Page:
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Whisky collectors are inflating prices for real drinkers

By Matt MacPherson

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Whisky was made first and foremost for drinking.
Whisky was made first and foremost for drinking.

Whisky collecting has become extremely popular with people who don’t actually like whisky, but why?

Let’s take a look at the most popular distillery for collectors, Macallan. They recently released a whisky with very little useful information: it had no age statement, no indication of how many bottles, and an eye-watering price tag of £750.

I did forget to mention that the bottle is the third collaboration with British artist Sir Peter Blake, so it comes in a big fancy box that obviously greatly improves the whisky's taste.

You’d have to be mad to buy one, right? Wrong.

The demand for that bottle was so high that Macallan has had to create a ballot system where the winners will then have an opportunity to buy a bottle. The majority of those entering the ballot couldn’t even tell you where Macallan distillery is and I’d be even more surprised if they had ever tasted one.

The global demand for collectible whisky is biblical right now and as a result, the bottles that appeared at auction sold for around £3000. That is a financial gain that is hard to resist and I’d be lying if I told you I didn’t enter the ballot.

So what’s the problem? Macallan is and always will be popular with collectors and I’m totally fine with that – every industry has its own Macallan. My problem is that this flipping bottles culture is filtering down through distilleries that are close to whisky drinkers' hearts.

Fan favourites like Springbank, GlenDronach and Ardbeg are becoming harder and harder to acquire at RRP as flippers sit ravenously refreshing their laptops to buy as many of the limited releases they can get their claws on.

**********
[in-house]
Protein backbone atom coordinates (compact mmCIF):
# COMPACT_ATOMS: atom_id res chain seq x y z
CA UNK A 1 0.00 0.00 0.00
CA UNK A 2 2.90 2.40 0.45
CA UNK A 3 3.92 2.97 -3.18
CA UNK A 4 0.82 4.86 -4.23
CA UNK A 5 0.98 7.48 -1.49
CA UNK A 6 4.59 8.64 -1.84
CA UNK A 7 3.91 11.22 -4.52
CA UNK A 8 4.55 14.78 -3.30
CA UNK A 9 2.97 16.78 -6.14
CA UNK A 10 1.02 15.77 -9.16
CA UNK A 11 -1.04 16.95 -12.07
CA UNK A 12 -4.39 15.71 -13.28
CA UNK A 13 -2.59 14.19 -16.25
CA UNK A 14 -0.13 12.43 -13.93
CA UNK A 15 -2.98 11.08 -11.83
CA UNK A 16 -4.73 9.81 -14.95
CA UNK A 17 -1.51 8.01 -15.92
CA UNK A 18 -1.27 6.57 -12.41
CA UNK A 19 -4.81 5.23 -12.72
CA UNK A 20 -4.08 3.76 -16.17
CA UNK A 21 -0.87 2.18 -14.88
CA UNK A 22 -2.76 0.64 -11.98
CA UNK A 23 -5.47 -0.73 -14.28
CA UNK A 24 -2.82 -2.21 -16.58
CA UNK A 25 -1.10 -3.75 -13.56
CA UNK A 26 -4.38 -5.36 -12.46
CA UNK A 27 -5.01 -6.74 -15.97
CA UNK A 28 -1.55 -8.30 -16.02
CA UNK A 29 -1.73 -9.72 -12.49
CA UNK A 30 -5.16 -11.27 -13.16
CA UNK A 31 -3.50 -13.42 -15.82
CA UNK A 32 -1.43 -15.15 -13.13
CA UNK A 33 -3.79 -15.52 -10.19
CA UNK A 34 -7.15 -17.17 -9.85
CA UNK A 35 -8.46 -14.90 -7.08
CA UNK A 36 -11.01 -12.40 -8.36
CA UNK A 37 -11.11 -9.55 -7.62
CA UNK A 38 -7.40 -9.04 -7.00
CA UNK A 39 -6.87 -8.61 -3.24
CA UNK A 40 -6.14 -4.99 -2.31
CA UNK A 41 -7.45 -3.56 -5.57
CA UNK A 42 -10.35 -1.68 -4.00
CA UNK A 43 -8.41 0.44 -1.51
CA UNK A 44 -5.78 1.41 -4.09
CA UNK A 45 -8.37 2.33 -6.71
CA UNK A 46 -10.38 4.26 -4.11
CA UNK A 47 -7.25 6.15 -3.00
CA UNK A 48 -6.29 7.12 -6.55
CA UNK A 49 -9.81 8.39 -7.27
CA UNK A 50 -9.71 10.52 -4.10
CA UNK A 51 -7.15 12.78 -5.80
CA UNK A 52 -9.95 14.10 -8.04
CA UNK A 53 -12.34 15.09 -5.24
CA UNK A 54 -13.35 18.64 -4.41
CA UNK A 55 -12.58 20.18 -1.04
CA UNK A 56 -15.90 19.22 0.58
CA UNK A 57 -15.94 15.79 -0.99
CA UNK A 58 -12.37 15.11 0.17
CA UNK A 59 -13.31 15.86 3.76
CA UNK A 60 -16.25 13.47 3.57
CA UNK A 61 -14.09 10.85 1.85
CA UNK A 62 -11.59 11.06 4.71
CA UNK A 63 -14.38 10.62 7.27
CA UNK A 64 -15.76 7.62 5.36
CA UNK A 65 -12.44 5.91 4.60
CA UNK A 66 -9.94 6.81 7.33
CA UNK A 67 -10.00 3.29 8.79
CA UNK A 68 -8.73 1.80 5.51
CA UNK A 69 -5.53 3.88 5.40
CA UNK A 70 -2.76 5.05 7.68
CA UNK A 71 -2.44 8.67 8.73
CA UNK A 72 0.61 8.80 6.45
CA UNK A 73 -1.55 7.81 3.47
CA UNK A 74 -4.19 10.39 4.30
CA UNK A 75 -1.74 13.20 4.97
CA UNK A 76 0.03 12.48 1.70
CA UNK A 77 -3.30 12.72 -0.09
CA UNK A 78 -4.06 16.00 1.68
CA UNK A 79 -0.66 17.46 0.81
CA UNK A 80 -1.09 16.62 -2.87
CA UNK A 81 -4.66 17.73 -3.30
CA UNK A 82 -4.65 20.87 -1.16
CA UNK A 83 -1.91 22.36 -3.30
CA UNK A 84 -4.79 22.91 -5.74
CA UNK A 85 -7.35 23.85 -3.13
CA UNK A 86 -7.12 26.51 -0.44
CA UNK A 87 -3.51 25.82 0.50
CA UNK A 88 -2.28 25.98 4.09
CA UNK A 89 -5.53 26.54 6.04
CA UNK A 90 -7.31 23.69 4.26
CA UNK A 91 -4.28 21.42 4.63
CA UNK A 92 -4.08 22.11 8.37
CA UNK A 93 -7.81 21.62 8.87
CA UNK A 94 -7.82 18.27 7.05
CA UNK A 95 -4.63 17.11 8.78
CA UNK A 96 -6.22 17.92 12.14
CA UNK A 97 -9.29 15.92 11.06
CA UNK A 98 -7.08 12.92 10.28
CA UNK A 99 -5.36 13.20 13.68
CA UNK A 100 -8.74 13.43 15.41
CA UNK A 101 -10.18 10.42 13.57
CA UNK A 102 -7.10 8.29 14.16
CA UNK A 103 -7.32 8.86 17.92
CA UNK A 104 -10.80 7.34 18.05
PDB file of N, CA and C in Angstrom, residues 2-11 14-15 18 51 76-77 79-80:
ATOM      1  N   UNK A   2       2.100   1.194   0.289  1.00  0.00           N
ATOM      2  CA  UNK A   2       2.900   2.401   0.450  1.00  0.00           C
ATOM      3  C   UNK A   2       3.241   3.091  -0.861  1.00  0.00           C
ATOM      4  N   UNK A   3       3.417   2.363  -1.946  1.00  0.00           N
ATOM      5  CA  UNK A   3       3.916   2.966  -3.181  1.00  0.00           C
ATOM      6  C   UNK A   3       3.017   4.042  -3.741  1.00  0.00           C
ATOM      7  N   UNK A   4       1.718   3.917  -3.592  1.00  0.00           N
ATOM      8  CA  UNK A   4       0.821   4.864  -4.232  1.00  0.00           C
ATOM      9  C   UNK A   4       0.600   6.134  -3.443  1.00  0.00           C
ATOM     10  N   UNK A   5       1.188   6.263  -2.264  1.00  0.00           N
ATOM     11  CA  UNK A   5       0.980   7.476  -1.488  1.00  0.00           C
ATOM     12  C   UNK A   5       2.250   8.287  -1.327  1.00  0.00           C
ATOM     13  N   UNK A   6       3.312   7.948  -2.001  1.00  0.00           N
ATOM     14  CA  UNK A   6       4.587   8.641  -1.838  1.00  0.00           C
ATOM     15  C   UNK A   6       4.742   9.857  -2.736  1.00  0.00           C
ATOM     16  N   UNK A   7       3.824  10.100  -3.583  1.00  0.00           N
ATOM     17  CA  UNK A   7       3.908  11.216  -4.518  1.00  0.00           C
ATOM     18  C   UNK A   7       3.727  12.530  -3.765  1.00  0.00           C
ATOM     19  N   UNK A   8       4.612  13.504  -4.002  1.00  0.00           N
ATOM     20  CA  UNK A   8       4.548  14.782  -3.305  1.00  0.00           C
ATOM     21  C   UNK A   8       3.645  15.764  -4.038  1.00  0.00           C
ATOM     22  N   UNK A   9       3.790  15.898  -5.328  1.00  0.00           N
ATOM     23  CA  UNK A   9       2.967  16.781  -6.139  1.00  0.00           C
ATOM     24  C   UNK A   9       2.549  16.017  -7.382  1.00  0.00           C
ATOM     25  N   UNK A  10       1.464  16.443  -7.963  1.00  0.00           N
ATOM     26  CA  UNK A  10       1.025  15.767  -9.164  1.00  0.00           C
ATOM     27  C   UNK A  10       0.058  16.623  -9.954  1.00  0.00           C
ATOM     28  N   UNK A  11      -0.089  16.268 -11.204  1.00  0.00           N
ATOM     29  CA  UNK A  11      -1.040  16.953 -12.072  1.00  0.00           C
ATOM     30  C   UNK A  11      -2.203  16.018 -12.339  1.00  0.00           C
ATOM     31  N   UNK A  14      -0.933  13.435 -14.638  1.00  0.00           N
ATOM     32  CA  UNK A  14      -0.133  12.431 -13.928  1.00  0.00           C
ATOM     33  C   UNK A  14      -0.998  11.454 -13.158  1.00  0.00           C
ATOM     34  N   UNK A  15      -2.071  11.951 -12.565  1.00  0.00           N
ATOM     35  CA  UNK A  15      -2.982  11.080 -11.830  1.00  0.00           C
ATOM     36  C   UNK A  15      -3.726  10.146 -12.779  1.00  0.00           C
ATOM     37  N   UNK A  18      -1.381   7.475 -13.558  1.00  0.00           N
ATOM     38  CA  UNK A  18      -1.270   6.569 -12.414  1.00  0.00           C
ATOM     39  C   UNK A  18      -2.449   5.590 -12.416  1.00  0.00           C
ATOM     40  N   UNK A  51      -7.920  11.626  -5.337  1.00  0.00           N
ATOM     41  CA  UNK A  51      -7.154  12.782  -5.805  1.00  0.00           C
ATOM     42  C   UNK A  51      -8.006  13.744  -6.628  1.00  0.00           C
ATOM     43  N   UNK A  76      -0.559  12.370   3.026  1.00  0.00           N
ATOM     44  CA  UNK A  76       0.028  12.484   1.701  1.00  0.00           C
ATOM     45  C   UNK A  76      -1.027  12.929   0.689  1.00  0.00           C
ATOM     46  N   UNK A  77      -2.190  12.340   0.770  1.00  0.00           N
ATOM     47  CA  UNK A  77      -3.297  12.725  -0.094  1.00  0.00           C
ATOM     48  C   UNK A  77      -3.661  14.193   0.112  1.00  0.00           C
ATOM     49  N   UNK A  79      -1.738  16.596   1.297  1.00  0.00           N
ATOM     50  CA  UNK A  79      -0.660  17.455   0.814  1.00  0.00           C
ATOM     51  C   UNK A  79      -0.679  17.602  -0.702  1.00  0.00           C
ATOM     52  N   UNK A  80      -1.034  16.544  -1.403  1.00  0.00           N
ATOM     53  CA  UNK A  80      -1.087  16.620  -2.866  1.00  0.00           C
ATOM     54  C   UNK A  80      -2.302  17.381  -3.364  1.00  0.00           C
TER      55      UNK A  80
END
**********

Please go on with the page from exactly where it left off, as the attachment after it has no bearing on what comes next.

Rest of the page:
The likes of GlenDronach and Ardbeg are reacting to this by putting their prices up; why should they miss out on what you could argue is the true market price? Others like Springbank are trying to keep their prices reasonable but this just makes them an even bigger catch for the flippers.

The real loser in this situation is actual whisky drinkers who can no longer access drams at a fair price.

You could argue that I’m adding fuel to the fire by entering the Macallan ballot, but my counter is that I’ve drunk enough whisky to start a very large fire! I have no problem with people having a whisky collection as long as they actually like the stuff and open an occasional bottle for its intended purpose.

The investment bubble has to burst, it always does and there will be a lot of upset investors stuck with overpriced average whisky. It would be lovely karma and a win for whisky if, out of frustration, they ended up drinking their devalued collection.

They may even find that they get some pleasure out of something other than money, although I wouldn’t bet on it.

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